Haute solitude

In an unpublished short story, French author Simon Liberati calls in the year 1973, Cecil Beaton, Marlène Dietrich on TV, tamer Catherine Blankart… and wonders how the tiny pictures on our phones change our perception of fashion in 2020.

In the excellent “unexpurgated” edition of Cecil Beaton’s diary that Hugo Vickers published with Weidenfeld & Nicolson in 2002 almost twenty years ago, there is a compelling section on Marlene Dietrich which talks of the TV rerun of a live show given in a London theatre for her seventieth birthday. The precision of the still keen eye of the photographer, to my mind as sharp a writer as he was a photographer albeit more scathing, is punctuated by the fact that he watched the show on television. Every wrinkle, every glint of her hair or canary-yellow gown, the extraordinary hieratic aspect of an unruffled artificial model, were delivered with unforgiving cruelty and heightened impact due to the fact that this was a miniature Marlene, reduced to the size of a colour television screen of the time.  

The doll can show surprise, it can walk, it can swish into place the train of its white fur coat.” The devilish coldness of analysis stems from the remoteness of the man we imagine on the inside, as stitched and starched as he would appear in public, but here on the inside, and from the star he knew and disliked, of whom he had taken a series of front-running portraits forty years earlier (notably one in which she resembles Natalie Paley); this late encounter between the two (1973) was as boneless and shadowy as the final ball in Le Temps RetrouvéIt showed the best that TV can do: the quality of photography was extraordinarily exact and one saw more and heard more truly than if one had been part of the wildly enthusiastic audience…” Beaton here marvels at what today has become our norm, fetishistic distant images of diminutive beauties. It’s as if we can hear him commenting on the previous day’s TV programmes with the Windsor’s, old folk together, in a twilight excerpt from the same diary.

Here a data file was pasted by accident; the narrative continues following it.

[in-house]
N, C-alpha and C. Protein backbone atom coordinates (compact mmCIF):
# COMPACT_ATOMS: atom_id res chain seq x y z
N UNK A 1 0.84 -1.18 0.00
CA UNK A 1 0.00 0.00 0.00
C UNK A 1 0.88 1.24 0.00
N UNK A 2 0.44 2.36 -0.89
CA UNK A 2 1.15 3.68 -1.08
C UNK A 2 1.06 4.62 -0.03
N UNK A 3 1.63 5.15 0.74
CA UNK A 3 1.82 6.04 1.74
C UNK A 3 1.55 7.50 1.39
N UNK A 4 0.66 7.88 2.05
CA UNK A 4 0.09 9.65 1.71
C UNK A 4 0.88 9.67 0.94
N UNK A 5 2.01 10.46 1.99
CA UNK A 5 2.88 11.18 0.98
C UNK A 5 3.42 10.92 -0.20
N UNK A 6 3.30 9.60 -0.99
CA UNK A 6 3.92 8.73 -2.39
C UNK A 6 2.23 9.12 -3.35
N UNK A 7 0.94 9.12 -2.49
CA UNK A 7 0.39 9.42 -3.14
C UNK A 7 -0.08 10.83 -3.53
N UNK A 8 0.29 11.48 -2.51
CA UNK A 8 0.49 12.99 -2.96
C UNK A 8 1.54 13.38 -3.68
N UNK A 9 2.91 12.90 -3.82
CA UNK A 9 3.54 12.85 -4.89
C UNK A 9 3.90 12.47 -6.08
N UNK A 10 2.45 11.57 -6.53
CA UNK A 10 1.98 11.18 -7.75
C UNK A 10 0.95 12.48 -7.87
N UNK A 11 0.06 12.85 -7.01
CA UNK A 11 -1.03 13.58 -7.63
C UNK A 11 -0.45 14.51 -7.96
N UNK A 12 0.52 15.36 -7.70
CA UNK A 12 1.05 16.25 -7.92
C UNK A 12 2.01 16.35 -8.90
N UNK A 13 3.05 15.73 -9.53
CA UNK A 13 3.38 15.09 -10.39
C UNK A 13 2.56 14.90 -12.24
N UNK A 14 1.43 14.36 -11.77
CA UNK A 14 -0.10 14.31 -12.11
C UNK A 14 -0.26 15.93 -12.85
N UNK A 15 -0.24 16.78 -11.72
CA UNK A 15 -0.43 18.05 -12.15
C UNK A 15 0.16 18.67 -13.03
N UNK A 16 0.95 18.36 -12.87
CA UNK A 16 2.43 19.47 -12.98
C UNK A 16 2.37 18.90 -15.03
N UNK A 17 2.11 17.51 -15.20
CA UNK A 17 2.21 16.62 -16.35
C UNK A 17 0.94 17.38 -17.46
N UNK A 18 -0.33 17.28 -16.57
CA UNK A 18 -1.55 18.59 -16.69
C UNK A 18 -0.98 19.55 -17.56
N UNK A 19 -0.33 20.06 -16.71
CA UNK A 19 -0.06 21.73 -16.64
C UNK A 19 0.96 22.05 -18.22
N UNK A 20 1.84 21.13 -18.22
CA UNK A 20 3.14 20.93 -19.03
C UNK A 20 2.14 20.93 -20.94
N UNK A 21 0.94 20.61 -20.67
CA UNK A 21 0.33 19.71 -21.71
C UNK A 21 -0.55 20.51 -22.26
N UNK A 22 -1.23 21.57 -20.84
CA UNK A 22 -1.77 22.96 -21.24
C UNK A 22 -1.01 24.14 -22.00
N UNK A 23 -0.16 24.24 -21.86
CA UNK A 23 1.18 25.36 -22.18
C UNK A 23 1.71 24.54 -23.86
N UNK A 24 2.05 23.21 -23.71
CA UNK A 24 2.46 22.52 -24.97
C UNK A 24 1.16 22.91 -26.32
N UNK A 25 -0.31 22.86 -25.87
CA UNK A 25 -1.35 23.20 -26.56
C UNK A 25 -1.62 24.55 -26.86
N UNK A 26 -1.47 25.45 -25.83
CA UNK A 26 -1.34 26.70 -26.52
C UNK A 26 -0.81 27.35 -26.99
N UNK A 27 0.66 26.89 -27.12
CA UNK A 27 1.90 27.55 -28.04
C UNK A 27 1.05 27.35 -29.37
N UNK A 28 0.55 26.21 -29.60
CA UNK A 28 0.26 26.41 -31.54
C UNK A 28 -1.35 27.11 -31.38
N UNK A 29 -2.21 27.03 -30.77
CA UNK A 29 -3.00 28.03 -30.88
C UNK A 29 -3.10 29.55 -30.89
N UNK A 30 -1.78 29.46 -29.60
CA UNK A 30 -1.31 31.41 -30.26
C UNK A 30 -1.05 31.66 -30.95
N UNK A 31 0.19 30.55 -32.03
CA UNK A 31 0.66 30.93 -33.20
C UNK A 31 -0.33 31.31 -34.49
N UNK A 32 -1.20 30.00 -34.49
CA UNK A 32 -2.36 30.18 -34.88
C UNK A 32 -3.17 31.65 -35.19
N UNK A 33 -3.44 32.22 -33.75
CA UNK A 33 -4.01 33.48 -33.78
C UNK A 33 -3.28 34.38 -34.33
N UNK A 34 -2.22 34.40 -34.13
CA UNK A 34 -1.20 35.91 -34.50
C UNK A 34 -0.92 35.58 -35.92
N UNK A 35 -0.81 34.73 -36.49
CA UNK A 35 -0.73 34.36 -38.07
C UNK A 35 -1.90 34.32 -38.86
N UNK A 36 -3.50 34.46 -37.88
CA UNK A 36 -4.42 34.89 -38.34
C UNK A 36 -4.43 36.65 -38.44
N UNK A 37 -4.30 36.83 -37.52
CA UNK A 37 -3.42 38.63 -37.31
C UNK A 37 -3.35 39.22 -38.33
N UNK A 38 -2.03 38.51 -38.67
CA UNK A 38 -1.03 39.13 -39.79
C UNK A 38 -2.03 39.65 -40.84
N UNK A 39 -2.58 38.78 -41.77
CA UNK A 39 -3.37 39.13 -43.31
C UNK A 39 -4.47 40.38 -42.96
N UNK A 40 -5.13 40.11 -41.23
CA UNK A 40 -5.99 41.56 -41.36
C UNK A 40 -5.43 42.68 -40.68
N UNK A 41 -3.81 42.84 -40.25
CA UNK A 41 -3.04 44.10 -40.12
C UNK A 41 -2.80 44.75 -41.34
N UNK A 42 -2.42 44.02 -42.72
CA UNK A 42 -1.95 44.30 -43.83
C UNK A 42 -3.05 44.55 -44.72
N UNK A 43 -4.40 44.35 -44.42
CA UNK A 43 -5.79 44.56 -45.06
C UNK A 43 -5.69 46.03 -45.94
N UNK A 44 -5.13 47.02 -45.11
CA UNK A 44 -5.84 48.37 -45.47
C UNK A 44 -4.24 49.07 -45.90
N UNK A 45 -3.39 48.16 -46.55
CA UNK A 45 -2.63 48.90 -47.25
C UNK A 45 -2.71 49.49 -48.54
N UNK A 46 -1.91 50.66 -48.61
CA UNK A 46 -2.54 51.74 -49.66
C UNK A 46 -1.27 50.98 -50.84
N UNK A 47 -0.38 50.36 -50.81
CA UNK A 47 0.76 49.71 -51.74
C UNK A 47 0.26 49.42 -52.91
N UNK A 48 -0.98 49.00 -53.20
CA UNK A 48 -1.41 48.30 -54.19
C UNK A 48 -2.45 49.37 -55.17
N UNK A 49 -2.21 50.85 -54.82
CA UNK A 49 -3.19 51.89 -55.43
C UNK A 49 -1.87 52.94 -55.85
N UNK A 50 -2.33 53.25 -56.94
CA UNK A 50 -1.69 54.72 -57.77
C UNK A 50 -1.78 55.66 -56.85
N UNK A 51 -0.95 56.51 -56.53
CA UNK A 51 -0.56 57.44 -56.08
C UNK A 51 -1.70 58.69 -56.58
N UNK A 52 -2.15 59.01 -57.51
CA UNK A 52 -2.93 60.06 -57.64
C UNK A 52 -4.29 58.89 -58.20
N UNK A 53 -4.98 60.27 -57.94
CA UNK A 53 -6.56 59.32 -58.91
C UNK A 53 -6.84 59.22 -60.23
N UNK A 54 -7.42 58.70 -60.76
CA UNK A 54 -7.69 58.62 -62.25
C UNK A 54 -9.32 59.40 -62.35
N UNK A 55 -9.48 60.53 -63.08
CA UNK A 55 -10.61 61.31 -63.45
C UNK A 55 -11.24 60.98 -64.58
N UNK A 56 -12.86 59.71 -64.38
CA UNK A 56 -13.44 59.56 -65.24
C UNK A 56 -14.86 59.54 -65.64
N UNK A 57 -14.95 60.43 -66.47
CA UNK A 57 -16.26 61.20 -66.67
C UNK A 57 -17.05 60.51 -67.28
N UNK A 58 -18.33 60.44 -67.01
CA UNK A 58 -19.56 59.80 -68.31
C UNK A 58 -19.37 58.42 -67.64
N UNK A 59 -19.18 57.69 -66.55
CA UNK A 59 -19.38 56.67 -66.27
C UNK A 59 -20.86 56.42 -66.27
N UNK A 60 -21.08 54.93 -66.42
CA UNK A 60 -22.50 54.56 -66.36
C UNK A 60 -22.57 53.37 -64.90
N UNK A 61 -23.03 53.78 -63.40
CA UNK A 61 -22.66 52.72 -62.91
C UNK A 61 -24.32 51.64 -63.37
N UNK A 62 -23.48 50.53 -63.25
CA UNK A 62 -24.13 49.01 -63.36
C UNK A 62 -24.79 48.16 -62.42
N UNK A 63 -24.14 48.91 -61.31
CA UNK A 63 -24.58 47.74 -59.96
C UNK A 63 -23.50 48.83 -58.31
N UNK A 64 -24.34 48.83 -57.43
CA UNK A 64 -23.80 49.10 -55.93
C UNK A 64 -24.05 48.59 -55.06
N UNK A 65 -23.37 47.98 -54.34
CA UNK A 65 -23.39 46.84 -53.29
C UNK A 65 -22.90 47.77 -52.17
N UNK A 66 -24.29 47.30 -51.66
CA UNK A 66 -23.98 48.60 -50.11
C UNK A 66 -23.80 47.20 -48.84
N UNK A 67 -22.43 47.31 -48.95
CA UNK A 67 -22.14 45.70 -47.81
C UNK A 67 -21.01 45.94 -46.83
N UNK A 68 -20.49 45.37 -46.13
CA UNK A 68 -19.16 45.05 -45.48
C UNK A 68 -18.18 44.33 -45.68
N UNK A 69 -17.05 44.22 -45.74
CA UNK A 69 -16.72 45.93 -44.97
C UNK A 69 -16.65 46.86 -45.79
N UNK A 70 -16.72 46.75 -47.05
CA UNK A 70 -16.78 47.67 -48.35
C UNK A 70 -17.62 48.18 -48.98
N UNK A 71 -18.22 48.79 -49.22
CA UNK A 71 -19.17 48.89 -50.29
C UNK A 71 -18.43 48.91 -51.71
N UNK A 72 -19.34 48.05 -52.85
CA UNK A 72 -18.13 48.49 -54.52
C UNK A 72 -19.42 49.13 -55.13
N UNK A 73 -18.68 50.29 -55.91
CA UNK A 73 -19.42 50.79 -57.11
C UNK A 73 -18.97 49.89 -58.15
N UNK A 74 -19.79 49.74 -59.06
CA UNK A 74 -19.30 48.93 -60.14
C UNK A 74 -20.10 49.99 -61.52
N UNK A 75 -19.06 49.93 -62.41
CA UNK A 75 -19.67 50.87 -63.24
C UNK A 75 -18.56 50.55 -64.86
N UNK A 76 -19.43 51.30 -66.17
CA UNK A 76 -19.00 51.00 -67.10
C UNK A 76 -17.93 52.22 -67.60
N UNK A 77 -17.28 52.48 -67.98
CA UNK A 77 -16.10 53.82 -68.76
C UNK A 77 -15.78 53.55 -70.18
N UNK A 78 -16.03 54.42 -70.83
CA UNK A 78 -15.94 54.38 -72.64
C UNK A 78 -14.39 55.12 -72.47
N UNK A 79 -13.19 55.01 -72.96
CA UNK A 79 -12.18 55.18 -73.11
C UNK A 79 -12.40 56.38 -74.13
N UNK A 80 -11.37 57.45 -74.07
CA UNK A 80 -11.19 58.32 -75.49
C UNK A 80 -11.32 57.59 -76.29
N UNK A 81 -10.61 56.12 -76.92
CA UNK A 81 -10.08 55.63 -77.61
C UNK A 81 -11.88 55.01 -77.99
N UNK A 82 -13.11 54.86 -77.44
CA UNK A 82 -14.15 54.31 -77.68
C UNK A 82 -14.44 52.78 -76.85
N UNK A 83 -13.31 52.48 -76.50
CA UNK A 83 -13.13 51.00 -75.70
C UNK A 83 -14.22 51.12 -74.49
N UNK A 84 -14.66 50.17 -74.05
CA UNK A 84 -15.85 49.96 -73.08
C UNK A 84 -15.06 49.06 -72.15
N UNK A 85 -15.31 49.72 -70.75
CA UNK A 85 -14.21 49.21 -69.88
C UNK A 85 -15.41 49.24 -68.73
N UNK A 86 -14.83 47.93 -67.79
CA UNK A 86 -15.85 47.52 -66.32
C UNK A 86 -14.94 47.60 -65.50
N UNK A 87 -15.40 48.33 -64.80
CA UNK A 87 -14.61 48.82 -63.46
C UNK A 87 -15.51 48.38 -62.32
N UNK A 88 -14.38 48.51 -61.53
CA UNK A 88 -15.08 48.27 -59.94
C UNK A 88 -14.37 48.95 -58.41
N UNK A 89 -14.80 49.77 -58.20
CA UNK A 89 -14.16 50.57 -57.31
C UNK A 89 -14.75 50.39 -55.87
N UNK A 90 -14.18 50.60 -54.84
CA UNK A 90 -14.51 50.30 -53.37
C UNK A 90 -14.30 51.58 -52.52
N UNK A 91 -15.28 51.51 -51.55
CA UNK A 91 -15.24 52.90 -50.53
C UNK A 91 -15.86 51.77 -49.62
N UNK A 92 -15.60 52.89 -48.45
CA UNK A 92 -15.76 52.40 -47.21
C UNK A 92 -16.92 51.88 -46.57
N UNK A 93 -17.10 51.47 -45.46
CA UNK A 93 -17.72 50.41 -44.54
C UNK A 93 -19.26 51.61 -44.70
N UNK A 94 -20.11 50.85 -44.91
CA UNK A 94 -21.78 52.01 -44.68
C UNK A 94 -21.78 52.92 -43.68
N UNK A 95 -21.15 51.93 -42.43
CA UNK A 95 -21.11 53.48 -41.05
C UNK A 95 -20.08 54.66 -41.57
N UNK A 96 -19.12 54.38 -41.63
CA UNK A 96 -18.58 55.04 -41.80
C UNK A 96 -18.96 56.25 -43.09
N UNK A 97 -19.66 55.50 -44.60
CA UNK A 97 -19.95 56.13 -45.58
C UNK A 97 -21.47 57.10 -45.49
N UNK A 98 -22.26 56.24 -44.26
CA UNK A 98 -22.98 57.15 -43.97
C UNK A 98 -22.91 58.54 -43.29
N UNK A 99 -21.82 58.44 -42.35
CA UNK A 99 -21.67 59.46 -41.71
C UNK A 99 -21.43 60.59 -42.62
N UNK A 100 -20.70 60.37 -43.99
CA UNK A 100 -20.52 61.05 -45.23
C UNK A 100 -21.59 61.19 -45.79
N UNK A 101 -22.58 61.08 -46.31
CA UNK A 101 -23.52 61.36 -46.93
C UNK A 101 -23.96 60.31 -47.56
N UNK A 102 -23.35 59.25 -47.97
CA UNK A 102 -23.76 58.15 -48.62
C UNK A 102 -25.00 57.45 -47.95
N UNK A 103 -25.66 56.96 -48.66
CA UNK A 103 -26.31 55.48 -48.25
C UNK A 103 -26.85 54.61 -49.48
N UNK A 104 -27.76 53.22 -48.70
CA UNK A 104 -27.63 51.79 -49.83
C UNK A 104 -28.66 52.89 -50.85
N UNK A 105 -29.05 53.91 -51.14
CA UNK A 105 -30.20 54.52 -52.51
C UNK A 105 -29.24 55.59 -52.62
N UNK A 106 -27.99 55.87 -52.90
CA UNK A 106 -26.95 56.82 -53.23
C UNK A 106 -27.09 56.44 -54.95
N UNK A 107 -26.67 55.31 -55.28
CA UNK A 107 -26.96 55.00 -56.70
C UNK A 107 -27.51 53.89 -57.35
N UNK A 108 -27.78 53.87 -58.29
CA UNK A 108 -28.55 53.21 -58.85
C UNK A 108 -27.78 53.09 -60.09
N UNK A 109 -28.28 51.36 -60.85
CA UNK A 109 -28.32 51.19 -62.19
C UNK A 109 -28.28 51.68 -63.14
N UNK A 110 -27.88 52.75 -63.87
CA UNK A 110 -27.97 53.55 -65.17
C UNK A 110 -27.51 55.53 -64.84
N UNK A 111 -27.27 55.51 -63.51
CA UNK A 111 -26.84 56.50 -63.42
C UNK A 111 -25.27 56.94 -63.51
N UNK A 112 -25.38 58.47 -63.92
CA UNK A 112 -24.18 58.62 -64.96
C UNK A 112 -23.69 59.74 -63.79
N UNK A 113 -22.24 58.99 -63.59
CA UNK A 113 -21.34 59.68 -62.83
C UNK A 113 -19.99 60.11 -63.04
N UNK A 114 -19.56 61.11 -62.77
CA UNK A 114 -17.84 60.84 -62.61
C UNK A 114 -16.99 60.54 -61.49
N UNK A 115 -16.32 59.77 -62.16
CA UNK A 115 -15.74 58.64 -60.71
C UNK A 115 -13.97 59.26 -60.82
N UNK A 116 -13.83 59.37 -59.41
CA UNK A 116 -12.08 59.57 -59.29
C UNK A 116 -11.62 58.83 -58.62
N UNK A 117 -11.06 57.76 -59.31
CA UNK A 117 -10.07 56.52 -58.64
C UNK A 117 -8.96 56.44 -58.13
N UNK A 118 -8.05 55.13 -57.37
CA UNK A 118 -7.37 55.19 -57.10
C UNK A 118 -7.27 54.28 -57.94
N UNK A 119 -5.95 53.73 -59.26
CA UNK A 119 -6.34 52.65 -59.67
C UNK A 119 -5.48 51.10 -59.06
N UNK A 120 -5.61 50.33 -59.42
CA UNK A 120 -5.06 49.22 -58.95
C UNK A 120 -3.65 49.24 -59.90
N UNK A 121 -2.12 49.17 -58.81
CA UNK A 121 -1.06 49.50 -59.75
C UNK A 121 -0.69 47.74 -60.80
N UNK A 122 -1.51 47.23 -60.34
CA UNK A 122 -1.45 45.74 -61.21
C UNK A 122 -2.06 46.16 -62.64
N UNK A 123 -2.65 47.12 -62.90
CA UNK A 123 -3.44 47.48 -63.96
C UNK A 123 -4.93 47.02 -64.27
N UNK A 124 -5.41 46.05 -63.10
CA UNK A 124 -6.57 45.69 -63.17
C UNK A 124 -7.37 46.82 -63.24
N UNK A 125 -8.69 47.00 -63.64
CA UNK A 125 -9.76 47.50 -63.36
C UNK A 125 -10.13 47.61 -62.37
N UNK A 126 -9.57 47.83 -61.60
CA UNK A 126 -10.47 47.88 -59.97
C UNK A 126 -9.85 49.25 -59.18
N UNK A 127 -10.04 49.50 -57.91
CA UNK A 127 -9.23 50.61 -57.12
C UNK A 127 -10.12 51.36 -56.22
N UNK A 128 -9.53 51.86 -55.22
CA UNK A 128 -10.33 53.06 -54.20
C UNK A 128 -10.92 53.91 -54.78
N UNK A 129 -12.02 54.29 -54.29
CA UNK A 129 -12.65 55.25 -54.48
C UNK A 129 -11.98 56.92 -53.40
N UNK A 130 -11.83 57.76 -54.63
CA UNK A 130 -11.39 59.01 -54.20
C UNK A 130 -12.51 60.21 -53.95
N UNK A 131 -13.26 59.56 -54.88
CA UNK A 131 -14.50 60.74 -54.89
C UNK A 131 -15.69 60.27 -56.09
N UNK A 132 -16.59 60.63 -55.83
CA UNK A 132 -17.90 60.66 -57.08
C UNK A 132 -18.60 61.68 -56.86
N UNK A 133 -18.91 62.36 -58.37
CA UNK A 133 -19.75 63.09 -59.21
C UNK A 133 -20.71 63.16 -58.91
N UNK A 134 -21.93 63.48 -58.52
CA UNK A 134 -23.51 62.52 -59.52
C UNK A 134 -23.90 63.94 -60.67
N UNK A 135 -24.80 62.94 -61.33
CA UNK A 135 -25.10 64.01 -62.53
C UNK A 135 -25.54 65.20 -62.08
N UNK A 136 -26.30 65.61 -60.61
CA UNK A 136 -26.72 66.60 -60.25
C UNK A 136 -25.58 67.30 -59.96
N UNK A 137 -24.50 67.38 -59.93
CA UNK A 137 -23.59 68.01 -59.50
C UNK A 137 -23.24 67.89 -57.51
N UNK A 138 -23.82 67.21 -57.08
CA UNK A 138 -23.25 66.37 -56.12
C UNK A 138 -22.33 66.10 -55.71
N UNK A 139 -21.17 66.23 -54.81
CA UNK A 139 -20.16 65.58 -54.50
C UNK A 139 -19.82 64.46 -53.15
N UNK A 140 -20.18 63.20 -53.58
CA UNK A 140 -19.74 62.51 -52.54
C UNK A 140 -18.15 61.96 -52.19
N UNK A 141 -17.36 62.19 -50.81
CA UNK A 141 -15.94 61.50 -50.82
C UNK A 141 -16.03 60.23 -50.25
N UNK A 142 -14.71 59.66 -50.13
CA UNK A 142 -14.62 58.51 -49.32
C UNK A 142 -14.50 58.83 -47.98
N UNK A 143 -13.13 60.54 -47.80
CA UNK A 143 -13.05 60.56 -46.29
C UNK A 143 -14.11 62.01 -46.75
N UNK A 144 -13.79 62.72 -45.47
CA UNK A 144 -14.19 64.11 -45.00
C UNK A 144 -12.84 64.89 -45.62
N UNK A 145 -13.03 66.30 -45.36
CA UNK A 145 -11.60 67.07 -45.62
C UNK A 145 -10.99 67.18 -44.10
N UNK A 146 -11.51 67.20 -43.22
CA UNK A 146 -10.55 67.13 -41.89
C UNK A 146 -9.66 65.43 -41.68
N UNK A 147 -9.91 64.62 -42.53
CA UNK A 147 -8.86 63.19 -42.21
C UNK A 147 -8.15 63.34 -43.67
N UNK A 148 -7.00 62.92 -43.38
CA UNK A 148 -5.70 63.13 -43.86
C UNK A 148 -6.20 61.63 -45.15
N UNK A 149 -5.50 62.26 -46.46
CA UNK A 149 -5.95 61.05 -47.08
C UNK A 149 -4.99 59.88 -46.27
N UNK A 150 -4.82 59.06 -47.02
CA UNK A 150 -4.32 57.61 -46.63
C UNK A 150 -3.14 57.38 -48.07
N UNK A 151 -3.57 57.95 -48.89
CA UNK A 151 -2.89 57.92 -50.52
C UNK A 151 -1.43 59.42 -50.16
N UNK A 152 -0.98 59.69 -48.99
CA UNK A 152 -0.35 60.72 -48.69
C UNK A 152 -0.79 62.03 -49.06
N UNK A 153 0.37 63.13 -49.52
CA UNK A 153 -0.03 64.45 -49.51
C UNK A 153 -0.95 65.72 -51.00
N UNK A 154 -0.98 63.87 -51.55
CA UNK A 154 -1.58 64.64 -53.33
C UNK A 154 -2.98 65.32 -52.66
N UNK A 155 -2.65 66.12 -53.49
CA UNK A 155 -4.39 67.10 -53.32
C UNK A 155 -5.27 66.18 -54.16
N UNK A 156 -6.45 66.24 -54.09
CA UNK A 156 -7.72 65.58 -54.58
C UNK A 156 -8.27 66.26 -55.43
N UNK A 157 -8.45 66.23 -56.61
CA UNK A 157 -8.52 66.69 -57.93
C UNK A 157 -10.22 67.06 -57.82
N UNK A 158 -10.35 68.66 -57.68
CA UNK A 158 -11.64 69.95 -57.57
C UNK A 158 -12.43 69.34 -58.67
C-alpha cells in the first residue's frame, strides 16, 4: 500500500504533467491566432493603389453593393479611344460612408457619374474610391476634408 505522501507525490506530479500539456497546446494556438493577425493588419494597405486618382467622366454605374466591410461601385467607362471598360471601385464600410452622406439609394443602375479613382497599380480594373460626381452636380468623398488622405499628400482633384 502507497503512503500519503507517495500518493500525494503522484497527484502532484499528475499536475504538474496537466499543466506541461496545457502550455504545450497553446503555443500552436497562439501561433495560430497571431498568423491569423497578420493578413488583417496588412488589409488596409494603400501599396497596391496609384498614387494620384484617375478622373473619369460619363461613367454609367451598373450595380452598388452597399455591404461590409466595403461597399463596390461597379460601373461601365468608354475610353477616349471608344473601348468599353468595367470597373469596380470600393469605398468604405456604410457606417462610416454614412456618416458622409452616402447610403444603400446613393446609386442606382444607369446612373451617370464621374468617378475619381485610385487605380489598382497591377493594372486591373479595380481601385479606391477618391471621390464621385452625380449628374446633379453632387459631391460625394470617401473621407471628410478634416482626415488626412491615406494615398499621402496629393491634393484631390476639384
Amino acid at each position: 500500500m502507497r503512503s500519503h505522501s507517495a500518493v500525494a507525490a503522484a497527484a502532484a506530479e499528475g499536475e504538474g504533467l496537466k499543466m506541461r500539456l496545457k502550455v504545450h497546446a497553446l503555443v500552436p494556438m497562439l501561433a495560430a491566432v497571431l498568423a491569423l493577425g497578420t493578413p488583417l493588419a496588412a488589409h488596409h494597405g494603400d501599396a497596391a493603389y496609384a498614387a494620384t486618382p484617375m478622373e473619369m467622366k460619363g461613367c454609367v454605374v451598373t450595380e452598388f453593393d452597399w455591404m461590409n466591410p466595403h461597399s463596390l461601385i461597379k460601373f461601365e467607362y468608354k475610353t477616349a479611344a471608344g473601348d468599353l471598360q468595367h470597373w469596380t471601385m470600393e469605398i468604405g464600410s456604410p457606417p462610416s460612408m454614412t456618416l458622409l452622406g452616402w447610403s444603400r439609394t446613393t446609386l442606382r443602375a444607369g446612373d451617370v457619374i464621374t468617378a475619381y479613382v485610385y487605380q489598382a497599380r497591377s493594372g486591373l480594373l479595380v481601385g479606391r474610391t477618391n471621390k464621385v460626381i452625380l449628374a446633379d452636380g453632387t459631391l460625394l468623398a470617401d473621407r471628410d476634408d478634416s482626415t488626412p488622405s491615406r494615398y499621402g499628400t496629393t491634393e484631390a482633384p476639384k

The Parisian couture shows this year will have the immaterial splendour of being merely shows for shadows. Very much “haute solitude” that we will be asked to watch on a smartphone anywhere outside the venue where they are taking place. The usual runway, the extraordinary human warmth produced by the spotlights in the heat of summer, the smell of bodies, of your neighbour’s perfume, the small talk that becomes increasingly perilous or sterile as the people around you mill and swell in number, models in the flesh – a breed of girl with the air of rare birds suggesting there might be an international grooming centre producing the same archetypes each year -, dressers, hairdressers, people backstage, air swirling from the runway, music booming from the sound system, the silence, discordant music from photographers, the shouting, the accidents and the jostling… none of this will happen. A strange instant of disembodiment but one that will certainly prove salutary as it recreates this winter a greater longing than ever for what, in some cases, has become a routine that only death could interrupt.